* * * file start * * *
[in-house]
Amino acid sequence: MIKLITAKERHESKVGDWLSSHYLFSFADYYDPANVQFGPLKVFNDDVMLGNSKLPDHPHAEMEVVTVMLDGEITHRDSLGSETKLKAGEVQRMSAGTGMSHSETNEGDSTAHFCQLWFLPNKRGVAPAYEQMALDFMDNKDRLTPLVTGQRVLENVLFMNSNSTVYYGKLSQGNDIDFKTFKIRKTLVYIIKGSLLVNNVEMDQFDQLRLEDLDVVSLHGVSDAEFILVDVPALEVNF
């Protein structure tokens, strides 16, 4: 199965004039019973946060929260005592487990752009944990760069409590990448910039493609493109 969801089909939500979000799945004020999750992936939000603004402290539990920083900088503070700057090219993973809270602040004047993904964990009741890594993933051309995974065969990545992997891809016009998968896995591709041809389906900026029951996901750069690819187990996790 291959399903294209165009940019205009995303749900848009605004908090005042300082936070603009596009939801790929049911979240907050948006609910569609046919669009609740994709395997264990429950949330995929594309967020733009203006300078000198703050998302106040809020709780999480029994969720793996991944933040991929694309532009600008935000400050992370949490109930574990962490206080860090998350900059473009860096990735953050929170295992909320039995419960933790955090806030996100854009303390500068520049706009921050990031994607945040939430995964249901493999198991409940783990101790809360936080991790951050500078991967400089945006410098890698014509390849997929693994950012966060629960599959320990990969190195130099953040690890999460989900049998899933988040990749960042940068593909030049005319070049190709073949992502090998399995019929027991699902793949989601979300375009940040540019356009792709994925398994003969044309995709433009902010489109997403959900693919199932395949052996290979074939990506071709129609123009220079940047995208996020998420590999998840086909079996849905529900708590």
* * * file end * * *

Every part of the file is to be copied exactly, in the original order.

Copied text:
[in-house]
Amino acid sequence: MIKLITAKERHESKVGDWLSSHYLFSFADYYDPANVQFGPLKVFNDDVMLGNSKLPDHPHAEMEVVTVMLDGEITHRDSLGSETKLKAGEVQRMSAGTGMSHSETNEGDSTAHFCQLWFLPNKRGVAPAYEQMALDFMDNKDRLTPLVTGQRVLENVLFMNSNSTVYYGKLSQGNDIDFKTFKIRKTLVYIIKGSLLVNNVEMDQFDQLRLEDLDVVSLHGVSDAEFILVDVPALEVNF
């Protein structure tokens, strides 16, 4: 199965004039019973946060929260005592487990752009944990760069409590990448910039493609493109 969801089909939500979000799945004020999750992936939000603004402290539990920083900088503070700057090219993973809270602040004047993904964990009741890594993933051309995974065969990545992997891809016009998968896995591709041809389906900026029951996901750069690819187990996790 291959399903294209165009940019205009995303749900848009605004908090005042300082936070603009596009939801790929049911979240907050948006609910569609046919669009609740994709395997264990429950949330995929594309967020733009203006300078000198703050998302106040809020709780999480029994969720793996991944933040991929694309532009600008935000400050992370949490109930574990962490206080860090998350900059473009860096990735953050929170295992909320039995419960933790955090806030996100854009303390500068520049706009921050990031994607945040939430995964249901493999198991409940783990101790809360936080991790951050500078991967400089945006410098890698014509390849997929693994950012966060629960599959320990990969190195130099953040690890999460989900049998899933988040990749960042940068593909030049005319070049190709073949992502090998399995019929027991699902793949989601979300375009940040540019356009792709994925398994003969044309995709433009902010489109997403959900693919199932395949052996290979074939990506071709129609123009220079940047995208996020998420590999998840086909079996849905529900708590």